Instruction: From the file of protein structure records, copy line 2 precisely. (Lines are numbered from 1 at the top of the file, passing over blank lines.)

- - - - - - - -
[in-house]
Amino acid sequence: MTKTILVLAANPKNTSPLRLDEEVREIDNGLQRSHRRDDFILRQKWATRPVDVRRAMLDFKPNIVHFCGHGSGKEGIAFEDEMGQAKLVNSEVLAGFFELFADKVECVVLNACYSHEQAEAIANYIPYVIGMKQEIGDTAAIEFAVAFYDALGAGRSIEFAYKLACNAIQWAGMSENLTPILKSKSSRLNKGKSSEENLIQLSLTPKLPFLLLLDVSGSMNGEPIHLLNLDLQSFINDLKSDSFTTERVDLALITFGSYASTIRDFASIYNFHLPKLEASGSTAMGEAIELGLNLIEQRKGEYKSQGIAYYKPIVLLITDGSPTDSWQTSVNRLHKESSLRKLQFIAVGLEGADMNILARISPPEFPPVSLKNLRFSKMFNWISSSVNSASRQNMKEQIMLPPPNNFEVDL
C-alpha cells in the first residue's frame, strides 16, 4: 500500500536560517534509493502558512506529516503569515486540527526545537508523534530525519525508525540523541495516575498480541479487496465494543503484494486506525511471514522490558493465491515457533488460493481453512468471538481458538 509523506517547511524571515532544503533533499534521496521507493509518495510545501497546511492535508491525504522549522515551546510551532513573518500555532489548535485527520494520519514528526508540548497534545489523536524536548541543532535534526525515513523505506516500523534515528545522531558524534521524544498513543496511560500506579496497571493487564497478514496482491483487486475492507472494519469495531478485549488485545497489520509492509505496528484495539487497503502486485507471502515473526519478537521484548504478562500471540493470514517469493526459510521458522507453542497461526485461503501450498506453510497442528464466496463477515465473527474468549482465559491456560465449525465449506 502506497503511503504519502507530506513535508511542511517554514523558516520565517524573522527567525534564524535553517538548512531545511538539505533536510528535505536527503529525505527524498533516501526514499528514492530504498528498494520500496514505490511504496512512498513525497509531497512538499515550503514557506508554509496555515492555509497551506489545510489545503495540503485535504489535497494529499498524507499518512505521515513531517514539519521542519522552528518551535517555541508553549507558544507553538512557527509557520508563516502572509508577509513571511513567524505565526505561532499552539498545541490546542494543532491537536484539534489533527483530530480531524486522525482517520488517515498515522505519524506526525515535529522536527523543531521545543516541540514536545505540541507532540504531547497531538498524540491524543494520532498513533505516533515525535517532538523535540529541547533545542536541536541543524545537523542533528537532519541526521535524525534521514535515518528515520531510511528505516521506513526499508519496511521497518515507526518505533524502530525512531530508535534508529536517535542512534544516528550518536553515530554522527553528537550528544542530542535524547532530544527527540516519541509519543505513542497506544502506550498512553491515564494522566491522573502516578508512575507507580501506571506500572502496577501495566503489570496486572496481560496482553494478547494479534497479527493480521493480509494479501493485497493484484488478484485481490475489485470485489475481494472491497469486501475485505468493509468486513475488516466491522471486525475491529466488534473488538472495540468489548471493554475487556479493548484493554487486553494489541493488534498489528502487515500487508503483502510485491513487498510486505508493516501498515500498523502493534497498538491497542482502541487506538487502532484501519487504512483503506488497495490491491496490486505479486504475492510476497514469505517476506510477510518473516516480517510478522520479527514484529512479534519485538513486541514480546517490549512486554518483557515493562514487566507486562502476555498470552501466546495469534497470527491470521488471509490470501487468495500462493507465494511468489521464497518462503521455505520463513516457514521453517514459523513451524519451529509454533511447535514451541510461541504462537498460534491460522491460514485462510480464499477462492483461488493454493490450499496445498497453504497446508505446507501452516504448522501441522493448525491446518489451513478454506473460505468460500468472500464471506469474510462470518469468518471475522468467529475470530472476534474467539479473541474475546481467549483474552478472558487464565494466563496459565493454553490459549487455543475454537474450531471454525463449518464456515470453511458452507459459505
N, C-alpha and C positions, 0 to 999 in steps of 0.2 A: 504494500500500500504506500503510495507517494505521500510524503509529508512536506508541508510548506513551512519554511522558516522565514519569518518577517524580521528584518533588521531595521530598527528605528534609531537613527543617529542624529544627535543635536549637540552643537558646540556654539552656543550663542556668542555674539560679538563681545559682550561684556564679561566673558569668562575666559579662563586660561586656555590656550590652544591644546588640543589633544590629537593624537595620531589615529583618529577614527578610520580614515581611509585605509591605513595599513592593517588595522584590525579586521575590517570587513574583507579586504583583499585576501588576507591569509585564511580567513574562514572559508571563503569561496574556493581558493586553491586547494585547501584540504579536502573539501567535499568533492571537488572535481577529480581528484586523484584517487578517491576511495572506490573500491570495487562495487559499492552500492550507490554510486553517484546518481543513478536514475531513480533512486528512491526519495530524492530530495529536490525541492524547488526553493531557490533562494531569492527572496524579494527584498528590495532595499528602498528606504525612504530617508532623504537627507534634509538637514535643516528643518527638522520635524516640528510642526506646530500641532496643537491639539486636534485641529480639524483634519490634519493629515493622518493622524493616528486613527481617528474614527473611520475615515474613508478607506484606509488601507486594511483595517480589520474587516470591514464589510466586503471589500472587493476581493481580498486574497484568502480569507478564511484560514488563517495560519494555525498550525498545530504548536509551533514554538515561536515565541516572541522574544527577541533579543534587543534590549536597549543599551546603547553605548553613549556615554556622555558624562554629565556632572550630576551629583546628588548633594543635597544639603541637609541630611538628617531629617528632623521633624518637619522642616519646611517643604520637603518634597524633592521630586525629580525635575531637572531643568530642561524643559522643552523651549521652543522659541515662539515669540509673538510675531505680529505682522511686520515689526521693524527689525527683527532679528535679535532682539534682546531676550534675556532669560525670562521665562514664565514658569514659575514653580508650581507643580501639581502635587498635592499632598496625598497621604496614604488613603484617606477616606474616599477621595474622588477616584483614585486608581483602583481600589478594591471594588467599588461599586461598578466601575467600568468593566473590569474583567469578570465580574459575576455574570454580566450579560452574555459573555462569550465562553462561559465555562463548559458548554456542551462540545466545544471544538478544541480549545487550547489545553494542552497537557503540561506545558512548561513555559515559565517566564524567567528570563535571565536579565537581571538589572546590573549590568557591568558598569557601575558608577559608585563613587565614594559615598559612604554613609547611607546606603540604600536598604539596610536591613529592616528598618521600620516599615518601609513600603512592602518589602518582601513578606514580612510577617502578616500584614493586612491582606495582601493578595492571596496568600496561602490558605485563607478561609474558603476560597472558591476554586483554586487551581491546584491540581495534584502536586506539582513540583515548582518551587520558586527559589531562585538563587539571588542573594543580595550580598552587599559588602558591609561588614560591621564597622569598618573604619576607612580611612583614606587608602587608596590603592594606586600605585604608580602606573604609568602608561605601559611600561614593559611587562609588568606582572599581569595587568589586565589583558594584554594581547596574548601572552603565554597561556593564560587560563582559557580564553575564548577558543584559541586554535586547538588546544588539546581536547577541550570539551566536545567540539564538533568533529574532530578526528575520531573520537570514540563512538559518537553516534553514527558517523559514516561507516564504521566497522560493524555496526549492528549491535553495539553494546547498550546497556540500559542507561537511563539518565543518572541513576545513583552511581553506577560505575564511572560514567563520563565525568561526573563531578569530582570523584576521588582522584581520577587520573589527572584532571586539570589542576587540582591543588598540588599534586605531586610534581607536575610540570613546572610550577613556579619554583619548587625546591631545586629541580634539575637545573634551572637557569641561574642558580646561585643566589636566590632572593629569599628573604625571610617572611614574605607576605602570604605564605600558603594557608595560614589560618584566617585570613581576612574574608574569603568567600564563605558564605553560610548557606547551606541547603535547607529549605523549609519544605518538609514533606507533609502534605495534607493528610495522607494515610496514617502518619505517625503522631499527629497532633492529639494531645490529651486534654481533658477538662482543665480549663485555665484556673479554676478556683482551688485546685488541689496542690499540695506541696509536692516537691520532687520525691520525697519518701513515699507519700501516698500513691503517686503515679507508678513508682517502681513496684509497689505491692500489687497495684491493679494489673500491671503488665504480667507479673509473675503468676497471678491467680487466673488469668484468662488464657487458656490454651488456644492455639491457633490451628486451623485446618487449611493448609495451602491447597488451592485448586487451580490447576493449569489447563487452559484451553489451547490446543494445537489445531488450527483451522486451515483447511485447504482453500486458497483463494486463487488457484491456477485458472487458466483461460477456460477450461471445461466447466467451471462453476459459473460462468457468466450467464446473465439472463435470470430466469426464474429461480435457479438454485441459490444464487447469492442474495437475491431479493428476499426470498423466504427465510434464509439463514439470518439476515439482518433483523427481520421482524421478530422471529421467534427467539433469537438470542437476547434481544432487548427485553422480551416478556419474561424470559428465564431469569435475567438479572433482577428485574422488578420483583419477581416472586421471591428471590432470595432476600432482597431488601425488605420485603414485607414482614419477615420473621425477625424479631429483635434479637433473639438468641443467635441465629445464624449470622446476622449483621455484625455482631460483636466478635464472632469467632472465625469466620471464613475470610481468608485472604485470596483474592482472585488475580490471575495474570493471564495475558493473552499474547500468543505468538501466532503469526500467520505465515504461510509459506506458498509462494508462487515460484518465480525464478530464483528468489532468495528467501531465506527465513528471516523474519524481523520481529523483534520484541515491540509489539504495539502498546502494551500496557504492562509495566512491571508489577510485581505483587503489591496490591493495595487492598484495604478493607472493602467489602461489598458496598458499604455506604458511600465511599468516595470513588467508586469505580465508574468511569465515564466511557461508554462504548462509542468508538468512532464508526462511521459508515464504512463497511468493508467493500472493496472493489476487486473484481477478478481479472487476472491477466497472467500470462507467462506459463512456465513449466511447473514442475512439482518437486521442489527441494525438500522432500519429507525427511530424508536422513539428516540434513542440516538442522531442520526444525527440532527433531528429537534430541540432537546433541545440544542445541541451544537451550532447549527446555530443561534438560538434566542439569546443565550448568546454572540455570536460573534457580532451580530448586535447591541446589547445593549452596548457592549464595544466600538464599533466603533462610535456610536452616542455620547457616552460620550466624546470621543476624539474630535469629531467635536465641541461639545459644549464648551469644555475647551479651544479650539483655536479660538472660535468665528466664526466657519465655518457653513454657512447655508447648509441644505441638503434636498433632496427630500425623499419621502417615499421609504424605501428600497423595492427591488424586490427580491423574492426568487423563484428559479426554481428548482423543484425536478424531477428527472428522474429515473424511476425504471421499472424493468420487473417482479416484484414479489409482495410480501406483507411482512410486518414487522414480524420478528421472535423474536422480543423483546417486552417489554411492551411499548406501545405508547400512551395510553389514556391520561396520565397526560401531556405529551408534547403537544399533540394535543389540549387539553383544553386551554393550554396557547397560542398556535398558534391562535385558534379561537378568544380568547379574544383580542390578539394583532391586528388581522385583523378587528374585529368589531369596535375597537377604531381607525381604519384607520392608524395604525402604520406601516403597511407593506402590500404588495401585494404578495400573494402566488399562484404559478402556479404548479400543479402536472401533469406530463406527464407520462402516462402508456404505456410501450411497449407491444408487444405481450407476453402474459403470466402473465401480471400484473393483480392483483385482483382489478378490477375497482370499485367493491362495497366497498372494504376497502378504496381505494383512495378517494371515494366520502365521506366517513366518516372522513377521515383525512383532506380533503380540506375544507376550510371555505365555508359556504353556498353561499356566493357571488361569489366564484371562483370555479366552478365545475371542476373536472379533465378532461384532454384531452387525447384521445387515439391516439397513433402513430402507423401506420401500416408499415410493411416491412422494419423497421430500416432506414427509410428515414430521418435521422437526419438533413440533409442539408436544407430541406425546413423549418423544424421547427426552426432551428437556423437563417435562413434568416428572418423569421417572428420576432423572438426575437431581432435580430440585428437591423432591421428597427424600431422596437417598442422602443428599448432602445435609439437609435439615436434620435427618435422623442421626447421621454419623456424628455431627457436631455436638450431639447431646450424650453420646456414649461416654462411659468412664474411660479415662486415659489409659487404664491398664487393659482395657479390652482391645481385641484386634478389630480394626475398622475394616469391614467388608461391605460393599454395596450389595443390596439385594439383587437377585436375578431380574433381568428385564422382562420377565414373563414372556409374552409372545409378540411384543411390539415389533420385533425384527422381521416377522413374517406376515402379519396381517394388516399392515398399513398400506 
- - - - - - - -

Amino acid sequence: MTKTILVLAANPKNTSPLRLDEEVREIDNGLQRSHRRDDFILRQKWATRPVDVRRAMLDFKPNIVHFCGHGSGKEGIAFEDEMGQAKLVNSEVLAGFFELFADKVECVVLNACYSHEQAEAIANYIPYVIGMKQEIGDTAAIEFAVAFYDALGAGRSIEFAYKLACNAIQWAGMSENLTPILKSKSSRLNKGKSSEENLIQLSLTPKLPFLLLLDVSGSMNGEPIHLLNLDLQSFINDLKSDSFTTERVDLALITFGSYASTIRDFASIYNFHLPKLEASGSTAMGEAIELGLNLIEQRKGEYKSQGIAYYKPIVLLITDGSPTDSWQTSVNRLHKESSLRKLQFIAVGLEGADMNILARISPPEFPPVSLKNLRFSKMFNWISSSVNSASRQNMKEQIMLPPPNNFEVDL